would ulways hold them in pleasant
remembrance. The watch, a hand
some piece of jewelry, with a suit
able inscription, was admired by nil.
Following Hie presentation camo
toasts, speeches and songs, inter
spersed witli feasting on chicken,
turkey, saluds, and other good
things, washed down with cham
pagne. The festivities ended at
o'clock with "Auld
"He's n Jolly Good
for Mr. Sass.
three rousing cheers
Mr. l'clcr M. Sass, who is about
to leave the country for his futuro
home in Humboldt county, Califor
nia, entered the service of tho Inter
Island Steam Navigation Co. about
eight years ago, in tho capacity of
second engineer of Hie steamer Jas.
Makce, the Company's first steamer.
From this position ho rose rapidly
to the responsible olllco of Superin
tendent Engineer of the Company.
Mr. Sass, by his frankness and good
nature, has won the friendship of all
who have met him, and on leaving
here he takes with him the best
wishes of many.
THE POPULAR, MILLINERY
n. s. s.vnis, 1'itoi'itmToii.
"Belter lute than never" is an old,
and in most eases, n true adage.
Though Christmas Day is past, still
the gay and festive season is not yet
over. It is not yet too late for "the
ladles and gentlemen of Honolulu,
to pay a visit to the Popular Milli
nery House. As Mr. Sachs' appro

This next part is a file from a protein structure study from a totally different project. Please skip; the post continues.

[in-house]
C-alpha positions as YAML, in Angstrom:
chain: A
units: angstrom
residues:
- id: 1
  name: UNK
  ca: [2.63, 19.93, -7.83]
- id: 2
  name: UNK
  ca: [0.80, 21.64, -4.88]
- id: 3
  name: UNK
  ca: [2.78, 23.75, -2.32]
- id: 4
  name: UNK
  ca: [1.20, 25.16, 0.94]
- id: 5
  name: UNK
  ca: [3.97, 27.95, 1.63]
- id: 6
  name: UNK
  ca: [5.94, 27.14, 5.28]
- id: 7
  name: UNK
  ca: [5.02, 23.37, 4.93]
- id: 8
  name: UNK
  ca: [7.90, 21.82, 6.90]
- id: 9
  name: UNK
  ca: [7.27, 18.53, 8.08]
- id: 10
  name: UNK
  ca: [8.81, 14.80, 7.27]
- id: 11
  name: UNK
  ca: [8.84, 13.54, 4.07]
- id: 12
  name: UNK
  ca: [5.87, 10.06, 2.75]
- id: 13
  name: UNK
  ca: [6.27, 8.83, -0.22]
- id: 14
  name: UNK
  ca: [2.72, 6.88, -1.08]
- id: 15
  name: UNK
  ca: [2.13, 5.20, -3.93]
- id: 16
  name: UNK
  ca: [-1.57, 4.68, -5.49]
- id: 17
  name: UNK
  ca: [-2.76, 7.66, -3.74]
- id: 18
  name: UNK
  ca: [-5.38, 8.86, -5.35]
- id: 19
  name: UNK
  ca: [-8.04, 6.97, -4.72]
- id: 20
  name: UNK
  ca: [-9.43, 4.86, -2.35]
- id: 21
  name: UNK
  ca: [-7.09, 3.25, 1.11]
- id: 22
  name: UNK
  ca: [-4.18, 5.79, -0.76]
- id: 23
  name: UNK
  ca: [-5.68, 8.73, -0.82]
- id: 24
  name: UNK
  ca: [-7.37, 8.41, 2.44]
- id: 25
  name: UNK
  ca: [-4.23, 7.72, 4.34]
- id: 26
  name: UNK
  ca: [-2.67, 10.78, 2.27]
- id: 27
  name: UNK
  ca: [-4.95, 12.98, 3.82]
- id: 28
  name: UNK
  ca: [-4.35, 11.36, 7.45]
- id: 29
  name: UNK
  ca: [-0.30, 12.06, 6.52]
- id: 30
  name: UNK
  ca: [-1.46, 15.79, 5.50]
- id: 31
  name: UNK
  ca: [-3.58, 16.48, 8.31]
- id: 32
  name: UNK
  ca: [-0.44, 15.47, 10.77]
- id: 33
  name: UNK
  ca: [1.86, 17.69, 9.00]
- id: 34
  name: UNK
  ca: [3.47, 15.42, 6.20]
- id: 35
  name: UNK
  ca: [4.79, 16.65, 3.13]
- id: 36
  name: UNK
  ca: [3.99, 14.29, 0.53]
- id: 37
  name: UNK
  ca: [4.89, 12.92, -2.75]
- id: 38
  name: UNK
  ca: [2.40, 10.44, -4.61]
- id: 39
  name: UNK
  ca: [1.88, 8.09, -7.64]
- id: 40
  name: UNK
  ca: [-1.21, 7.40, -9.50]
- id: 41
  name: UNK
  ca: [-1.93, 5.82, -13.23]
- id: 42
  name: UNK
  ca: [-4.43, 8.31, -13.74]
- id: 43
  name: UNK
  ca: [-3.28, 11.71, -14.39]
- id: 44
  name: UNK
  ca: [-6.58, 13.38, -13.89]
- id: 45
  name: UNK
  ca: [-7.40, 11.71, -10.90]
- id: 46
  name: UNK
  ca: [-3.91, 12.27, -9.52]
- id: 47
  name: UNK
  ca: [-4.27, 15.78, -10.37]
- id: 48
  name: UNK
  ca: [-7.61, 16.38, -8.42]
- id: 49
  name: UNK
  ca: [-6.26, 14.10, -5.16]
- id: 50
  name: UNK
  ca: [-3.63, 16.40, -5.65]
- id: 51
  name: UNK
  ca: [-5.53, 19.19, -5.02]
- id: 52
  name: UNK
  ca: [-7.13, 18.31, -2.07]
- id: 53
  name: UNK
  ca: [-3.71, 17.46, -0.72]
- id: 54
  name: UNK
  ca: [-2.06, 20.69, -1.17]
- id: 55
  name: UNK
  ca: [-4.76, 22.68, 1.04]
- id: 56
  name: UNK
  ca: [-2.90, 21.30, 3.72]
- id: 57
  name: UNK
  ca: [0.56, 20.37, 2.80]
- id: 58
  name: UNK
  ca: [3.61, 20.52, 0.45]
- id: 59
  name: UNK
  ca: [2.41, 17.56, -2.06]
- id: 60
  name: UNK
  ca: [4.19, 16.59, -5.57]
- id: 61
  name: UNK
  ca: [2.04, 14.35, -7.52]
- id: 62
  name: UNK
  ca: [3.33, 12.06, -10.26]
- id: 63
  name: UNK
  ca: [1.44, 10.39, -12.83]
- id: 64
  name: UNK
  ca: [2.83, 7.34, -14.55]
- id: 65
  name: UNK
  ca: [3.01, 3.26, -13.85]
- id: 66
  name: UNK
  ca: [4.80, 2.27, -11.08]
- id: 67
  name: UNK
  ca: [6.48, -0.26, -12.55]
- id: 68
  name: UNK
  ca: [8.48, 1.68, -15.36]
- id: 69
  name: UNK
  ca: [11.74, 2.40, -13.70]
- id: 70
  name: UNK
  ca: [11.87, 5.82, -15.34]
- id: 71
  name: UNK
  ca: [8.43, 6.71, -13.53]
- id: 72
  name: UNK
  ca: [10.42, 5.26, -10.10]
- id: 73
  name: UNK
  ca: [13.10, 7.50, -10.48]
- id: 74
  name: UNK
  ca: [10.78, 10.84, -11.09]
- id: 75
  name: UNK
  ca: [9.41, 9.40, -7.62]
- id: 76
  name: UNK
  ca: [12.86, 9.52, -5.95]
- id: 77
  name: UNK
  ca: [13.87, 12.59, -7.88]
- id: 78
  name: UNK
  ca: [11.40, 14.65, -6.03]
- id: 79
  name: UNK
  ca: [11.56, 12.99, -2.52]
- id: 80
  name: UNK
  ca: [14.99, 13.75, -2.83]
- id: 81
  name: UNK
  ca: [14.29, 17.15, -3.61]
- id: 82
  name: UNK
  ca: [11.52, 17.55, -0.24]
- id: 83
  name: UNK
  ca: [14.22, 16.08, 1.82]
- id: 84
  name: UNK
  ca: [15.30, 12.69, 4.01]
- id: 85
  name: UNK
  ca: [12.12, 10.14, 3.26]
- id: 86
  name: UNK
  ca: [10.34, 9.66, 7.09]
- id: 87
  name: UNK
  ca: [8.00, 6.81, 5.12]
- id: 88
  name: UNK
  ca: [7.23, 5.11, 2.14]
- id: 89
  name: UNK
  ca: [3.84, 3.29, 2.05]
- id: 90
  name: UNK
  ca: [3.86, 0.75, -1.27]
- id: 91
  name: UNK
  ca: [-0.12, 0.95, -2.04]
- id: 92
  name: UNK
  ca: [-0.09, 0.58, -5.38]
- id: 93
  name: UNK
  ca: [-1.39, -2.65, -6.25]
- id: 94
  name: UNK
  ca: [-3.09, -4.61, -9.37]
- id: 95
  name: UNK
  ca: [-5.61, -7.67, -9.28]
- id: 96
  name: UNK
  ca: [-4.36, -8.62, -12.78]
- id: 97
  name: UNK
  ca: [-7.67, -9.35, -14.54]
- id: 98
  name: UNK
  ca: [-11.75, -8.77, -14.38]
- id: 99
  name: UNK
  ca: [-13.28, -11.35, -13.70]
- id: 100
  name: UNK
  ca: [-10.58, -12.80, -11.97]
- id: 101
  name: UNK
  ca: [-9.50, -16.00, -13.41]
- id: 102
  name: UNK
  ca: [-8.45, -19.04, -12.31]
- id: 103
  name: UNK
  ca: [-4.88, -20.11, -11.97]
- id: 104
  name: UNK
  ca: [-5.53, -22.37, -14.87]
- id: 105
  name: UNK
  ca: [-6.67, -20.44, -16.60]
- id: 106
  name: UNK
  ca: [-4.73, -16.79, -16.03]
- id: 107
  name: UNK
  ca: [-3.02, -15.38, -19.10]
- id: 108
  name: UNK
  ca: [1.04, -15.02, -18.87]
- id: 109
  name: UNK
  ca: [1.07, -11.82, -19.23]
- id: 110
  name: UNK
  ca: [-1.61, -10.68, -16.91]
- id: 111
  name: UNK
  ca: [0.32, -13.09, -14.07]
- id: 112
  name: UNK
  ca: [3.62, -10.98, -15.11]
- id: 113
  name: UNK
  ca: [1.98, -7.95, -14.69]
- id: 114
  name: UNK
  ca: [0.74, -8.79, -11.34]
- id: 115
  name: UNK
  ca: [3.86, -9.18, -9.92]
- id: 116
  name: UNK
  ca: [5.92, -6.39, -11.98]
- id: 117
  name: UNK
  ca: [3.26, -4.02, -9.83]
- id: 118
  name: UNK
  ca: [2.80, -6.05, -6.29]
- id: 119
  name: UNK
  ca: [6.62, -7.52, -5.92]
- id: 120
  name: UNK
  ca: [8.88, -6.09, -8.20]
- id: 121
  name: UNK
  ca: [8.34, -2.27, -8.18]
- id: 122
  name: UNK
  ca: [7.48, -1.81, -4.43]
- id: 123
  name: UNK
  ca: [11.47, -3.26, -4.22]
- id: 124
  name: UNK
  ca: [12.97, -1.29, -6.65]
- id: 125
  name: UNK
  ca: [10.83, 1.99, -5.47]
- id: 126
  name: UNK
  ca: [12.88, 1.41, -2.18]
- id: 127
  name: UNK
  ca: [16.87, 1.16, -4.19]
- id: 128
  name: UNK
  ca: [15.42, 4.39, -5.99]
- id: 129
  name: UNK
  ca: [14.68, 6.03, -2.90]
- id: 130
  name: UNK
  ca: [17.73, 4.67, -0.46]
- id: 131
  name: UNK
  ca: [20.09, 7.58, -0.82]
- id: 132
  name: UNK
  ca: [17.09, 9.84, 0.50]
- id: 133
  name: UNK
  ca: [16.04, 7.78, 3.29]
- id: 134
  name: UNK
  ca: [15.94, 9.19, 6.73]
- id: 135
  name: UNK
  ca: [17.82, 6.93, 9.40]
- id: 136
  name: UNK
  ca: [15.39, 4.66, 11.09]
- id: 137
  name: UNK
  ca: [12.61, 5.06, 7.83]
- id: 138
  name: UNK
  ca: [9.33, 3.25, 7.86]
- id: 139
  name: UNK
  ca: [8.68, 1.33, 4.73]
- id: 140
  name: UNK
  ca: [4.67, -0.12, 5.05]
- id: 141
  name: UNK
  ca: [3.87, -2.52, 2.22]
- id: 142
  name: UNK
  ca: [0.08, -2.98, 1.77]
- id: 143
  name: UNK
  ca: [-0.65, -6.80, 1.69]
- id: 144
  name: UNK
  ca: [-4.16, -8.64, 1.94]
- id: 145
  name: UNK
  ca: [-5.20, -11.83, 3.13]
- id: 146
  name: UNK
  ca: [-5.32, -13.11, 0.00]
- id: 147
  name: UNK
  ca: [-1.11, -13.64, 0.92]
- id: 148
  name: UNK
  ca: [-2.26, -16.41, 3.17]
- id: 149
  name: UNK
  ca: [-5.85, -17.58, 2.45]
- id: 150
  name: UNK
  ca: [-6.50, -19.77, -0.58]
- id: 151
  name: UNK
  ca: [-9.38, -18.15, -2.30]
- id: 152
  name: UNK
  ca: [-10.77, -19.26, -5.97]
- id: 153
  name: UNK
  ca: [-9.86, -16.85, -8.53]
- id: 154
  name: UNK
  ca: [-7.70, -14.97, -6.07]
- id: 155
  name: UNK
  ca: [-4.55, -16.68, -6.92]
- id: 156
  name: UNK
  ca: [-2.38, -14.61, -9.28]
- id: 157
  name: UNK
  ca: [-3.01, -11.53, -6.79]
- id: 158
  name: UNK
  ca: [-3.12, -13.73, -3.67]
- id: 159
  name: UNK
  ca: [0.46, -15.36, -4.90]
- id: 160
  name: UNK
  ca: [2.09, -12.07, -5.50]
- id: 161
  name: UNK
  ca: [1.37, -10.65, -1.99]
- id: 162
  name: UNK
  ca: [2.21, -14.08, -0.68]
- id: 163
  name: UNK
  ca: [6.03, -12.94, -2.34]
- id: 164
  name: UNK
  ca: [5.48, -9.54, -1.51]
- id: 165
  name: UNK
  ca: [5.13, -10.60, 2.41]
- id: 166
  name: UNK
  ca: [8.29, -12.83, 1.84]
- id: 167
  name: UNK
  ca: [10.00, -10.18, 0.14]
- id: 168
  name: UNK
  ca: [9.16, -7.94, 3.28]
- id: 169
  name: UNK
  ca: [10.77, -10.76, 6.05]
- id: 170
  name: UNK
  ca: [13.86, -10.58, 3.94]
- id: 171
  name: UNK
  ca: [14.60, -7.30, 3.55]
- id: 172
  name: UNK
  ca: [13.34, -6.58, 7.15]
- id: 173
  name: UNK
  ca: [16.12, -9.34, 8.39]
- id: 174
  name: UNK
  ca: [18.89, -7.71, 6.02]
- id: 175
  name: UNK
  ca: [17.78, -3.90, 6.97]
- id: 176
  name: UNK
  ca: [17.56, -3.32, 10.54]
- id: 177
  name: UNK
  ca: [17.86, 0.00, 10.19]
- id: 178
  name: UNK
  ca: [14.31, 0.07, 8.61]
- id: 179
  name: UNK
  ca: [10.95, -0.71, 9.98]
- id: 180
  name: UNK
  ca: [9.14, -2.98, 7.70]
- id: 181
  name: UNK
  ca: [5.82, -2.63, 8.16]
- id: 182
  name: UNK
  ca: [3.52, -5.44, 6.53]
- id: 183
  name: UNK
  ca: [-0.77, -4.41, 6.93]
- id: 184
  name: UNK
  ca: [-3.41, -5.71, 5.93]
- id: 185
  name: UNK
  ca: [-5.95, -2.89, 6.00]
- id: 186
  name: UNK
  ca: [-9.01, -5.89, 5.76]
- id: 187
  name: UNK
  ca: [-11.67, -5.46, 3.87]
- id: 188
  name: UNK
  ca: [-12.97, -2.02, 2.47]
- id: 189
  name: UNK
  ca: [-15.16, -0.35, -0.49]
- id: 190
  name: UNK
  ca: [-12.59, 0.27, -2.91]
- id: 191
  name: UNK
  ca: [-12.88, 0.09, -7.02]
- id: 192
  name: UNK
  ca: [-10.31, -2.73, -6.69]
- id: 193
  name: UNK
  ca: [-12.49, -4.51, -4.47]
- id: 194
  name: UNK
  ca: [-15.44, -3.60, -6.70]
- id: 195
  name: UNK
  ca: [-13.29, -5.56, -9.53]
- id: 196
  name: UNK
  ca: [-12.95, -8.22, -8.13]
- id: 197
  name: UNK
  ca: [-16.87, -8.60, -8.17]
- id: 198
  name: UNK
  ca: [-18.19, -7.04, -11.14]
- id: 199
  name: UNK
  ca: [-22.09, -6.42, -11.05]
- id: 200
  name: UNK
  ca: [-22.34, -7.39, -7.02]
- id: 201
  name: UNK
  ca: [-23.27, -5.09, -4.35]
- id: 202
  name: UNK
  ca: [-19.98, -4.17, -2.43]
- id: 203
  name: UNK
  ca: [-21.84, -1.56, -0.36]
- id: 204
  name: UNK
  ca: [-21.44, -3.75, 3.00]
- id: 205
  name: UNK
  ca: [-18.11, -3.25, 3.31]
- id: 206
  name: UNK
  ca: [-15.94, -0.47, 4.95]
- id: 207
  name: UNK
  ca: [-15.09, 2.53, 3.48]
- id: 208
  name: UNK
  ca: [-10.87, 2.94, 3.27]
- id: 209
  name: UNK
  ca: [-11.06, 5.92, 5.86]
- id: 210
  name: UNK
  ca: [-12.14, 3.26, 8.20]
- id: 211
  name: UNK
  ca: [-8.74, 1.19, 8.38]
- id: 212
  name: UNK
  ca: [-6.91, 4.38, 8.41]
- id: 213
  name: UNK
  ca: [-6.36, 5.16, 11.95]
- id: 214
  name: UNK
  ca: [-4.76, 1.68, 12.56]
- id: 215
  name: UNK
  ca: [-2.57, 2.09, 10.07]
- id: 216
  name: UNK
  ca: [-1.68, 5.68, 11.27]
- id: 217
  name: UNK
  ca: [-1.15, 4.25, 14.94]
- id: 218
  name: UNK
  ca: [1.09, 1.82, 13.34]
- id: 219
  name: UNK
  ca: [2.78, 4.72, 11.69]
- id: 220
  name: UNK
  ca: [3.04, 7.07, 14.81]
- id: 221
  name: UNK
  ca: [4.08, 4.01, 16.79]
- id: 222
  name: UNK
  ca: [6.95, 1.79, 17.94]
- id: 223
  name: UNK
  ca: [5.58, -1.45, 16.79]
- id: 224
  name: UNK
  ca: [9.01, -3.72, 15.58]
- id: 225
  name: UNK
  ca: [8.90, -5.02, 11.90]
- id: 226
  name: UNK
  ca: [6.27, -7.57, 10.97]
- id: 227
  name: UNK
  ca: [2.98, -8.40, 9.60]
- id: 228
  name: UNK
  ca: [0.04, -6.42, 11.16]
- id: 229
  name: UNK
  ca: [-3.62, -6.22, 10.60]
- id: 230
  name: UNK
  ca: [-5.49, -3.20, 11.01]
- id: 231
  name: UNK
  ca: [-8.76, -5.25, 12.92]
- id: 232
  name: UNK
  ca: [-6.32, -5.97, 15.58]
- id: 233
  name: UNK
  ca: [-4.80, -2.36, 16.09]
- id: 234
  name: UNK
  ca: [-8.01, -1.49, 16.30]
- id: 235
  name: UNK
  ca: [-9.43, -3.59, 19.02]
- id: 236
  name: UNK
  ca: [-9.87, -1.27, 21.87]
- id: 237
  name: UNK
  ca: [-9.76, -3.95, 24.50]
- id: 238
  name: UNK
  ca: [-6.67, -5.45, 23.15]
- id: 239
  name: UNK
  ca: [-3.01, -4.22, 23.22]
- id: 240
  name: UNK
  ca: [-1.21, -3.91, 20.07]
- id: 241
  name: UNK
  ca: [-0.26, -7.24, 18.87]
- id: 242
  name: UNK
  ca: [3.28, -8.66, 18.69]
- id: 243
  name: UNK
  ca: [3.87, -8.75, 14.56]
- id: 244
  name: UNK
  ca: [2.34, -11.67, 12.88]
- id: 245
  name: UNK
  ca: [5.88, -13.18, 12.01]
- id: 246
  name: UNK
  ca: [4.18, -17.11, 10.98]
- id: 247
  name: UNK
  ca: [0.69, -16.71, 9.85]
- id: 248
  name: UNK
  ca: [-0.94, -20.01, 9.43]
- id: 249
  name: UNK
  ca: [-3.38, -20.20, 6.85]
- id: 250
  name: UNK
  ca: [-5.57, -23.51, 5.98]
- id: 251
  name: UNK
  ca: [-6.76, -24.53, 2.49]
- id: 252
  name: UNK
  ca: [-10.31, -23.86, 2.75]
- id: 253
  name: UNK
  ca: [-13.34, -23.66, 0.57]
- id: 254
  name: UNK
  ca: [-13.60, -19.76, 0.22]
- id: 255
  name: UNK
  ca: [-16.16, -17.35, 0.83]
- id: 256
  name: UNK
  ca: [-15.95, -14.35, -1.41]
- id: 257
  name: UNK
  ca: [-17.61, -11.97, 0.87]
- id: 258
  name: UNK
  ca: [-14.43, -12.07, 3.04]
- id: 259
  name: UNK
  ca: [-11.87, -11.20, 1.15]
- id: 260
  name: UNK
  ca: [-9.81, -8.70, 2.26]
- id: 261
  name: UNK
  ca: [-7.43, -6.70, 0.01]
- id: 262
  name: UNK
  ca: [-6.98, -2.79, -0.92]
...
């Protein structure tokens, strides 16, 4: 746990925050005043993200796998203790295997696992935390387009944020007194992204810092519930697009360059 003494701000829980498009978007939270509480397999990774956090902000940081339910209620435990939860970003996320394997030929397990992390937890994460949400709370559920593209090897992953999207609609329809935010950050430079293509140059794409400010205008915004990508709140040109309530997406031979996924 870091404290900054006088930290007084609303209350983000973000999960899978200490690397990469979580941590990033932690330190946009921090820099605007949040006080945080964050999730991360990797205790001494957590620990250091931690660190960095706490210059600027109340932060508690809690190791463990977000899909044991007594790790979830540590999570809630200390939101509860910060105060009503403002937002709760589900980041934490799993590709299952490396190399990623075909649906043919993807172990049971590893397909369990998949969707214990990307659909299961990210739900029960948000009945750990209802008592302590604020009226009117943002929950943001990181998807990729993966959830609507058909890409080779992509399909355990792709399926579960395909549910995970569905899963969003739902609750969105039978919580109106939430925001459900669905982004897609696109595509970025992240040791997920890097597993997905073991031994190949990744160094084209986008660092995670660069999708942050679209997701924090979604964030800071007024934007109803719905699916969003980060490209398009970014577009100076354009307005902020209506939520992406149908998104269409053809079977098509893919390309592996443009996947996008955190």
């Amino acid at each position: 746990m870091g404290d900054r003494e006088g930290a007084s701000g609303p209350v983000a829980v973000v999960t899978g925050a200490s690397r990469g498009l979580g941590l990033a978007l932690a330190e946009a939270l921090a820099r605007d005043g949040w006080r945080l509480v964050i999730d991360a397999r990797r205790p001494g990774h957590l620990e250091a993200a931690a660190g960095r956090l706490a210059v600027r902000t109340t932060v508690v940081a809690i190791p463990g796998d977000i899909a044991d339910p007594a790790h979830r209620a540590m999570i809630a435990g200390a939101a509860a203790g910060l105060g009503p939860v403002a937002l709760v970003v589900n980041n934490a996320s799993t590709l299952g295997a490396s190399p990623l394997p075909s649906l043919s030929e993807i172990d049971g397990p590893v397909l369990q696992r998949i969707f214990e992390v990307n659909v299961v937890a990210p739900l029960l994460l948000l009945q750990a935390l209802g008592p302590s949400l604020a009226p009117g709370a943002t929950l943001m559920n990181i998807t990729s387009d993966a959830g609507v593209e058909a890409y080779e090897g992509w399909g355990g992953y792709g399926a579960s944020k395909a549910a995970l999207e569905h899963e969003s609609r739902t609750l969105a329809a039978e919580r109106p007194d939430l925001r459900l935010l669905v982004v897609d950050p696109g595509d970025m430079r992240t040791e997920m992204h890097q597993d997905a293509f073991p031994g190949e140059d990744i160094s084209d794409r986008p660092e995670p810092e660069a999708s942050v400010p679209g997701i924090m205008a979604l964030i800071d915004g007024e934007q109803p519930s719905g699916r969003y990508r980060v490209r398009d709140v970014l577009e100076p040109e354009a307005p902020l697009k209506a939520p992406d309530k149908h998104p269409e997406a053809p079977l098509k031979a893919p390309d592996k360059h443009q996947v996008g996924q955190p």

priately remarks in his business
circulars, "Pi ices (have been) Cut
in Two!" Through the courtesy of
the proprietor, our reporter was con
ducted through the various depart
ments of the establishment, and was
shown, not exactly everything, but
sufficient to satisfy him tliaU both
ladies and gentlemen can be furnish
ed with almost everything required
in their respective lines. An intro
duction to Miss Ilirschbeig, the
popular milliner, was an unex
pected, but a highly appreciated,
treat to our bashful young scribe.
Part of the secrets and mysteries of
"a ladies' trousseau was exhibited by
the young lady, but time, accom
panied by a feeling of unusual
nervousness, piessing on our in
quisitive amorcur, he had to bid
adieu to the popular milliner, and
the proprietor, not forgetting at the
same time to wish them the "Com
pliments of the season."
WHERE THE EGGS GO.
'lhe number of eggs used in Ho
nolulu for pastries and confections